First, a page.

Lesson 33
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  • 1. Lesson 33 Danny S, Lauren B, Linnea H, Curtis B, James D
  • 2. What is the purpose of the Fourth Amendment?
    • Originally limited only the powers of the federal government, it has been applied to state and local government by its incorporation into the 4 th Amendment
    • 4 th Amendment does not specifically state that it protects the right to privacy.
    • The 4 th Amendment prohibits law enforcement officers from searching or seizing people or their property unless there is probable cause – a good reason for suspecting a person of breaking a law.
  • 3. What is the purpose of the Fourth Amendment? (cont.)
    • If a judge a judge or magistrate agrees there is probable cause to suspect a violation of law, the law enforcement officers is given a warrant – a written document giving permission for a search and seizure.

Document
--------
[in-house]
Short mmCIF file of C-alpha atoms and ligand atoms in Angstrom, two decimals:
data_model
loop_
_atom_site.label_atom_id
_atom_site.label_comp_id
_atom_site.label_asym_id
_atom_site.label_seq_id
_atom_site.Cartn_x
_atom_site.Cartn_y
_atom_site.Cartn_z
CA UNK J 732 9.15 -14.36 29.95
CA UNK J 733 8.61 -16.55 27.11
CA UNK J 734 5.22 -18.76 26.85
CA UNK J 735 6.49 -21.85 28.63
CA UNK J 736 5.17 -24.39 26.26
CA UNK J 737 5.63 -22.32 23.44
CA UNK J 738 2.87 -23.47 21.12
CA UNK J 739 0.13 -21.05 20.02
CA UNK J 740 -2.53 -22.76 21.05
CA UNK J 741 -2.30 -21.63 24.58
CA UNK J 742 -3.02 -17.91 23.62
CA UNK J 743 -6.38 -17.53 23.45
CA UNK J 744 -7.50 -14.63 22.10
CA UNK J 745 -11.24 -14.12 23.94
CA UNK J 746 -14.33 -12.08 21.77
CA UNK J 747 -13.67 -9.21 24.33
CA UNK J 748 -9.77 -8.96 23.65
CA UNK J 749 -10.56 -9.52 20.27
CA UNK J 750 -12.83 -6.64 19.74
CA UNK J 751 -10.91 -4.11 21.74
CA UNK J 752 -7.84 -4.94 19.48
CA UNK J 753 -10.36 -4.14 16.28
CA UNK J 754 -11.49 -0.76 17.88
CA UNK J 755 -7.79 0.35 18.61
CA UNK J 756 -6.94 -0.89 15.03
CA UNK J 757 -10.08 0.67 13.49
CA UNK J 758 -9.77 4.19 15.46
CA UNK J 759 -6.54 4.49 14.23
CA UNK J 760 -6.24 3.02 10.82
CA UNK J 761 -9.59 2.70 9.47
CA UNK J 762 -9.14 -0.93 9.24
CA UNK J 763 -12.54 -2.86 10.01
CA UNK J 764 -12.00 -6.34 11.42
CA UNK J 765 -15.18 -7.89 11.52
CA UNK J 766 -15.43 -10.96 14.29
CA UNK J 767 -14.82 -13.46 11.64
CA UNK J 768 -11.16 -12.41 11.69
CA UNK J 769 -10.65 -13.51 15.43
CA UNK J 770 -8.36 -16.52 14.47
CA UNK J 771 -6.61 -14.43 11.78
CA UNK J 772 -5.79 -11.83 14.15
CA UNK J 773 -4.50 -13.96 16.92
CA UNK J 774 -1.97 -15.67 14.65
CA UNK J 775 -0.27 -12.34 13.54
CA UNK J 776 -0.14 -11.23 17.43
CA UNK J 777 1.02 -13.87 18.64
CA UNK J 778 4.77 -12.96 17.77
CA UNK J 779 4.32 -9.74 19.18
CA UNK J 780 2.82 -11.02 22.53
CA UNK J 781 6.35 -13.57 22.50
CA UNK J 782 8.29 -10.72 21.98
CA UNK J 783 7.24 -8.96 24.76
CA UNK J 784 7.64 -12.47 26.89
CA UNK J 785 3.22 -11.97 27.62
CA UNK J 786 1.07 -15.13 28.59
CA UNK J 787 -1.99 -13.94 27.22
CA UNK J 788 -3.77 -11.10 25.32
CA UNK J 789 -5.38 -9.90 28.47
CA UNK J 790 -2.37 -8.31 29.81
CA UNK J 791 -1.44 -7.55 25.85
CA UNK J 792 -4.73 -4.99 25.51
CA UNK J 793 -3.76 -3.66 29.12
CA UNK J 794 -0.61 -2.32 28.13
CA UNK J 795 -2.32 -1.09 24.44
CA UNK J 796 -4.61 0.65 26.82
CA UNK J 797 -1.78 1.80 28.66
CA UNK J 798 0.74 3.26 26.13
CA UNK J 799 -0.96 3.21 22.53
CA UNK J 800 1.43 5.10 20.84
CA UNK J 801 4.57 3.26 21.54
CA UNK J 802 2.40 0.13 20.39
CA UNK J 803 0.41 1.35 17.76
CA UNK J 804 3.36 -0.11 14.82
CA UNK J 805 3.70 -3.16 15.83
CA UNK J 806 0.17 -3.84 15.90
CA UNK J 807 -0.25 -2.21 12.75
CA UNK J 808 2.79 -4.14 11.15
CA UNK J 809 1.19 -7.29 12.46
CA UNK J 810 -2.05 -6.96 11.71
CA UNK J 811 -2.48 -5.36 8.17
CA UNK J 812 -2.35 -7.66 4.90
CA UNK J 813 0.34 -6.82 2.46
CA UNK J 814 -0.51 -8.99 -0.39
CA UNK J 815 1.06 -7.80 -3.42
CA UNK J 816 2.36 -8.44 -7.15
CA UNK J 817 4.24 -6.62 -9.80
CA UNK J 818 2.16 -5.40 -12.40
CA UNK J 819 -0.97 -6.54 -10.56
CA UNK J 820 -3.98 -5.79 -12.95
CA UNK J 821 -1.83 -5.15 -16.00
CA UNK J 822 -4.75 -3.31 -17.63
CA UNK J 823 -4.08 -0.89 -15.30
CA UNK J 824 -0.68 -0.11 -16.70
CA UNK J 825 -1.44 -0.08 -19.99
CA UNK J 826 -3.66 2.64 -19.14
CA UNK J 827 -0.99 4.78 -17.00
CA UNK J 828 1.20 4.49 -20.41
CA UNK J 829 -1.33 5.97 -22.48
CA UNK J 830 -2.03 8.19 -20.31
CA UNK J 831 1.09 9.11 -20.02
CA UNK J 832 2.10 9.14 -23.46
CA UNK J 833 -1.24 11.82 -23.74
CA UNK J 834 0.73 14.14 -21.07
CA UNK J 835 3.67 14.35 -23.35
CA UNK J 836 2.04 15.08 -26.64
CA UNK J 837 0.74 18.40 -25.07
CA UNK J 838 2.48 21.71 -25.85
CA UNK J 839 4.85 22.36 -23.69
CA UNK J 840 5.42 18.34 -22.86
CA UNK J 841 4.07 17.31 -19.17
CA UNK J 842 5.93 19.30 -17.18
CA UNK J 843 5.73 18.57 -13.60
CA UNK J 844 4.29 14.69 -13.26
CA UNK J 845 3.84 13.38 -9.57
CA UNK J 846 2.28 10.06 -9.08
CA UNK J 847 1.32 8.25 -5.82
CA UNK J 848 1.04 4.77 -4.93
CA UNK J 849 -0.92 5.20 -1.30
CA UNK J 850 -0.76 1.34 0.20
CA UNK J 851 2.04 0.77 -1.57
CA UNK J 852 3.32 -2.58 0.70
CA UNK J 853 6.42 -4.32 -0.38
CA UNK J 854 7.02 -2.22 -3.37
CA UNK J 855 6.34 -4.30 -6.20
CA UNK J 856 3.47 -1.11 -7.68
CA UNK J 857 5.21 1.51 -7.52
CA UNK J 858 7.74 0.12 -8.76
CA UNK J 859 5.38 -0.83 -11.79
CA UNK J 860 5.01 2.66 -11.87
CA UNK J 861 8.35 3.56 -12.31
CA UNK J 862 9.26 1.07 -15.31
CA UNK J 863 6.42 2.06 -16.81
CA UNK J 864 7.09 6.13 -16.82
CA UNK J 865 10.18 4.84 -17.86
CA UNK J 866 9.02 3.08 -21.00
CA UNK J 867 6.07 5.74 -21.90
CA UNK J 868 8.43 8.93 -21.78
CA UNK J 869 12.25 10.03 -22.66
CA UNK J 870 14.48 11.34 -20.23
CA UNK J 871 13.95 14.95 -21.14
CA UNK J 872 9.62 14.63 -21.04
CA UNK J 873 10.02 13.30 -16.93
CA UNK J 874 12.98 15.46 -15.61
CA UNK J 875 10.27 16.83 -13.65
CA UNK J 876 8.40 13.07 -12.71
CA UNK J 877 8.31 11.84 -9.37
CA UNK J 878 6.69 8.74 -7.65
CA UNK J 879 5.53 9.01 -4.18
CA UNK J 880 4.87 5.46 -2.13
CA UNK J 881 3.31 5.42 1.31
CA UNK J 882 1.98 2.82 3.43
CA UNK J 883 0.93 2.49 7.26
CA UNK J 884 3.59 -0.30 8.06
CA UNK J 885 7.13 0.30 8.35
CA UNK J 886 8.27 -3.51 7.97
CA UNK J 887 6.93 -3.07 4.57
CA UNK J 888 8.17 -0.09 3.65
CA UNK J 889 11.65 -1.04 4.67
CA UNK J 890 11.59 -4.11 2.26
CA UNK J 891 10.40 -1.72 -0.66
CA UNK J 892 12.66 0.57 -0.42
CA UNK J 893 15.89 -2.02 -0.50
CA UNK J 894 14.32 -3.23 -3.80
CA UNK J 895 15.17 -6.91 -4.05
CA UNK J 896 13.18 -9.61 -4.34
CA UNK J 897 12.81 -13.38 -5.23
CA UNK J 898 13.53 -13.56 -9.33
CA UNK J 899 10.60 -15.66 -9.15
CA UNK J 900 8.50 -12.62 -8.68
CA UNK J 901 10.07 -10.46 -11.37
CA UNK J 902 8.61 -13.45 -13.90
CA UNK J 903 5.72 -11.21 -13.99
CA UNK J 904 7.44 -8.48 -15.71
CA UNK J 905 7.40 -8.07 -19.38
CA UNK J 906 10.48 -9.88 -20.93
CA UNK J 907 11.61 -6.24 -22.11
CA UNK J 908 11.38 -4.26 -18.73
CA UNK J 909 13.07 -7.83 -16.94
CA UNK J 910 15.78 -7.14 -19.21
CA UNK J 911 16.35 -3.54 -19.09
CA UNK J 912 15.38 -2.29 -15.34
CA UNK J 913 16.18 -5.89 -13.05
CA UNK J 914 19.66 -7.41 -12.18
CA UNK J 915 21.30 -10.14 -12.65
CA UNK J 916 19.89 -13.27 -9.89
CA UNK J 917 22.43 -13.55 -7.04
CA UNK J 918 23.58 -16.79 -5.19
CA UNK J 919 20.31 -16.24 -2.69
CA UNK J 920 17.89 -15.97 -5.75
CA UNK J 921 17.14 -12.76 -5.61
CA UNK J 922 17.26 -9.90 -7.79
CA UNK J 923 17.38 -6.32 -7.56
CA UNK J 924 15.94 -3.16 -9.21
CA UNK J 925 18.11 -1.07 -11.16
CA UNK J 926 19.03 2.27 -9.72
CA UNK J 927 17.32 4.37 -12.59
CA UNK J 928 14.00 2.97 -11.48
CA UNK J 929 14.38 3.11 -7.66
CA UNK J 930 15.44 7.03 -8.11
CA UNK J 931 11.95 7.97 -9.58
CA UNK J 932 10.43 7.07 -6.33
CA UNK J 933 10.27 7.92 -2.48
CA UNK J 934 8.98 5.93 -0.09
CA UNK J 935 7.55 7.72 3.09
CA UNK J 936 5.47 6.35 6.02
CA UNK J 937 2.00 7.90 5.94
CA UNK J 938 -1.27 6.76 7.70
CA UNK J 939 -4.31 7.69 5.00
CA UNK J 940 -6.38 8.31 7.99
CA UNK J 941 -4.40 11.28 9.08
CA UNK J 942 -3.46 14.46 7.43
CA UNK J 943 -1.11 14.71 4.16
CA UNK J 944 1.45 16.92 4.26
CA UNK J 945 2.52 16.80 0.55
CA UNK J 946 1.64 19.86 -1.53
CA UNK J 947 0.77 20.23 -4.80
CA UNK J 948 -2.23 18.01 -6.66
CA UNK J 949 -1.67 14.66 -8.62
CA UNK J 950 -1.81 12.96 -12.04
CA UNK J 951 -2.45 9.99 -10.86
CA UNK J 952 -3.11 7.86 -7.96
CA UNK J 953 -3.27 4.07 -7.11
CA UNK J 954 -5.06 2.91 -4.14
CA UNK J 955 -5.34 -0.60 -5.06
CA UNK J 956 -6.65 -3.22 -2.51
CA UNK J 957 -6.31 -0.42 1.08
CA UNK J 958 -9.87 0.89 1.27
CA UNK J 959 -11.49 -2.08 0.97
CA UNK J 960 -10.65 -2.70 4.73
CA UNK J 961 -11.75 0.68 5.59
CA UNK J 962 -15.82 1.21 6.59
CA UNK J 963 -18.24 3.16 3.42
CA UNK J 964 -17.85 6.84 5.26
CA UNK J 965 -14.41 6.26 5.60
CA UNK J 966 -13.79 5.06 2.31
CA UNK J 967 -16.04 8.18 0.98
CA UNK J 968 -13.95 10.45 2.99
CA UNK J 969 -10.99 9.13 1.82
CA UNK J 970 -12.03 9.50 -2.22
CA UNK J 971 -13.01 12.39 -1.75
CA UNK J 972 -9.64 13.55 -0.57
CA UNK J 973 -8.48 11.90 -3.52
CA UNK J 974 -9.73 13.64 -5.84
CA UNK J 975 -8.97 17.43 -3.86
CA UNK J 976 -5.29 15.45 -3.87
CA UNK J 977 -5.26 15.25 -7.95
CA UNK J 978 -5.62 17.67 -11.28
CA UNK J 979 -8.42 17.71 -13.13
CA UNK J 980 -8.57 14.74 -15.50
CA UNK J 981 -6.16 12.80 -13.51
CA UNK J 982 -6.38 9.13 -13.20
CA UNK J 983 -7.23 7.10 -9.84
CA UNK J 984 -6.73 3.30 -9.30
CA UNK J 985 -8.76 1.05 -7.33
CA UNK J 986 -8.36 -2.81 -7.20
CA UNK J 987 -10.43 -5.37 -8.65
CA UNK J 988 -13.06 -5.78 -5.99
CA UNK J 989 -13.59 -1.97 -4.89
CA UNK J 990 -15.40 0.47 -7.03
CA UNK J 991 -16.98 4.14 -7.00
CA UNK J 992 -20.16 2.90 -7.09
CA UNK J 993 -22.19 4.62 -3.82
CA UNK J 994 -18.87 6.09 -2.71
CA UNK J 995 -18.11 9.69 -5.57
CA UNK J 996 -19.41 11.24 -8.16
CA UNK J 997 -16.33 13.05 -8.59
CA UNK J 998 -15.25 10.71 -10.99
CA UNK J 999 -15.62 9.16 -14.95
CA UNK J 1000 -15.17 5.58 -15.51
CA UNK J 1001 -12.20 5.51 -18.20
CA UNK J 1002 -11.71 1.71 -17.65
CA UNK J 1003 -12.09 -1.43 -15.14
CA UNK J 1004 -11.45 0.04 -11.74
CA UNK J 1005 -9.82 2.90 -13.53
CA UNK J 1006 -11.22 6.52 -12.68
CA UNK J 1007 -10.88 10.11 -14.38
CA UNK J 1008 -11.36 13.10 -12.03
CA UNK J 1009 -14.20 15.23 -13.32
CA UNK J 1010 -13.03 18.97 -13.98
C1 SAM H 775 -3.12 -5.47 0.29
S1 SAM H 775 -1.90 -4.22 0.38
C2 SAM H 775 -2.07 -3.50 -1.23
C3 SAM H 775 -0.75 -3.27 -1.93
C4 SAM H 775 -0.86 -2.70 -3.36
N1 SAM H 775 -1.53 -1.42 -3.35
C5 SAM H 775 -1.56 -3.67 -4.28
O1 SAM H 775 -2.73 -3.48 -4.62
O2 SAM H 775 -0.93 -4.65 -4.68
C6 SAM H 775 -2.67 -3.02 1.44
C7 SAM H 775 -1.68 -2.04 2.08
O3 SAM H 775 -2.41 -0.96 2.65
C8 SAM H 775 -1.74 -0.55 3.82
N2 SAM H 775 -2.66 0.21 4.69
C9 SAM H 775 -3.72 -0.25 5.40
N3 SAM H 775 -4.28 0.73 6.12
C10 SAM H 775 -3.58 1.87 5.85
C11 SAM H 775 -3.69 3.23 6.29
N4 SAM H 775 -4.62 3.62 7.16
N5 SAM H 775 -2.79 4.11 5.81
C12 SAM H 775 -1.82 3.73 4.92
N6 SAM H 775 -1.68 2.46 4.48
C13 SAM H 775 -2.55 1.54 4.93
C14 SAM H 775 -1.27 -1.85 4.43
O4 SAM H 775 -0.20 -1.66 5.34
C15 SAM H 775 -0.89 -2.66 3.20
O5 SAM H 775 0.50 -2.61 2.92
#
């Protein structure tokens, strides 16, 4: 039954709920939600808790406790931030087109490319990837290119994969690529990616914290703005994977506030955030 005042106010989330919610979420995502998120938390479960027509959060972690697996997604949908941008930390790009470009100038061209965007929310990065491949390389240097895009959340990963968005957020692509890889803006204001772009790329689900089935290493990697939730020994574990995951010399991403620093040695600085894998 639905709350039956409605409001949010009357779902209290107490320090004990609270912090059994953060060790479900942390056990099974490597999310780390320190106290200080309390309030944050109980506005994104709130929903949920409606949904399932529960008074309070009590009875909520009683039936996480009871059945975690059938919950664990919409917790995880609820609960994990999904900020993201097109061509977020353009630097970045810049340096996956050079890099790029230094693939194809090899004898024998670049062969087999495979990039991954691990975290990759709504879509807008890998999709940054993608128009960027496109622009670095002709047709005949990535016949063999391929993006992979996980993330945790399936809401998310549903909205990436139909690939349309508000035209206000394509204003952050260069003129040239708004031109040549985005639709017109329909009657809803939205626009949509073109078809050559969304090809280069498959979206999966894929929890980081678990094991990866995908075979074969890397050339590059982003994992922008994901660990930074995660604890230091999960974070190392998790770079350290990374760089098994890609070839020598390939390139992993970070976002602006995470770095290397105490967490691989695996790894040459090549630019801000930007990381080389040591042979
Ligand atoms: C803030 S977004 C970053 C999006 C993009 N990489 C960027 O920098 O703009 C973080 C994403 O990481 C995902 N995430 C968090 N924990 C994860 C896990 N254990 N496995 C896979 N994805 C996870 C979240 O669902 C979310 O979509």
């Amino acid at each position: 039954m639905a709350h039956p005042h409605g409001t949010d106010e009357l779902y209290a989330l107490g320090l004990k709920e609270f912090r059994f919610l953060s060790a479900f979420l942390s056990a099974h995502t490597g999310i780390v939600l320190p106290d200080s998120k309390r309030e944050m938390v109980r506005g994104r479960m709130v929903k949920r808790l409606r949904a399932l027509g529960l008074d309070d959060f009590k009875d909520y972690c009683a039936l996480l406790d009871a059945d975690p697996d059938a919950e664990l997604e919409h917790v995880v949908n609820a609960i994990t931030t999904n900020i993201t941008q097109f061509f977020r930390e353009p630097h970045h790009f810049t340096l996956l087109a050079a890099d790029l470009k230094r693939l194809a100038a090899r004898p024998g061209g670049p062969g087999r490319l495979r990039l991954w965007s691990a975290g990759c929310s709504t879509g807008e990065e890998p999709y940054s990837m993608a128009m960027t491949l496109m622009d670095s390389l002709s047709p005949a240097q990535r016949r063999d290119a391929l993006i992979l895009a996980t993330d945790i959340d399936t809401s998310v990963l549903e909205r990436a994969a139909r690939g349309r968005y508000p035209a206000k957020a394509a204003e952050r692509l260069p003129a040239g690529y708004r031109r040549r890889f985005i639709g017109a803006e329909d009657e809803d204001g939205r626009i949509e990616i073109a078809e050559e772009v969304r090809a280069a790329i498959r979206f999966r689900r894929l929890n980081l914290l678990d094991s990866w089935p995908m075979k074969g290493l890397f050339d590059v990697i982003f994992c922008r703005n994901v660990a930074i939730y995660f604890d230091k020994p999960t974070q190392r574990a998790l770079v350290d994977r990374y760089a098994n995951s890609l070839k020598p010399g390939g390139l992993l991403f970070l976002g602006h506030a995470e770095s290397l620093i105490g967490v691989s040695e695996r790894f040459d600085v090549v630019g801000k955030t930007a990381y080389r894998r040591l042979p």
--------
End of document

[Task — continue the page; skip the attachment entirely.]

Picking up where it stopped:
• The 4 th Amendment has been interpreted to allow search and seizures without a warrant under certain circumstances.
    • Warrants must specifically describe the place and person or thing to be searched and seized.
  • 4. What is the history of the Fourth Amendment?
    • English common law protected the right to privacy by prohibiting judges from giving law enforcement officials general warrant – that did not describe in detail the places and the person or thing to be searched or seized.
    • General Warrants have been referred to as open-ended “hunting licenses” authorizing government officials to search people, their businesses , homes, and property indiscriminately.
  • 5. What is the history of the Fourth Amendment?
    • In 1662 Parliament passed a law that permitted general warrants called writs of assistance.
      • the writs gave government officials the power to search for goods that had entered the country in violation
    • Today every constitution contains a clause similar to the 4 th Amendment
  • 6. What is the significance of the exclusionary rule?
    • Most often used to exclude evidence attained from illegal searches and seizures.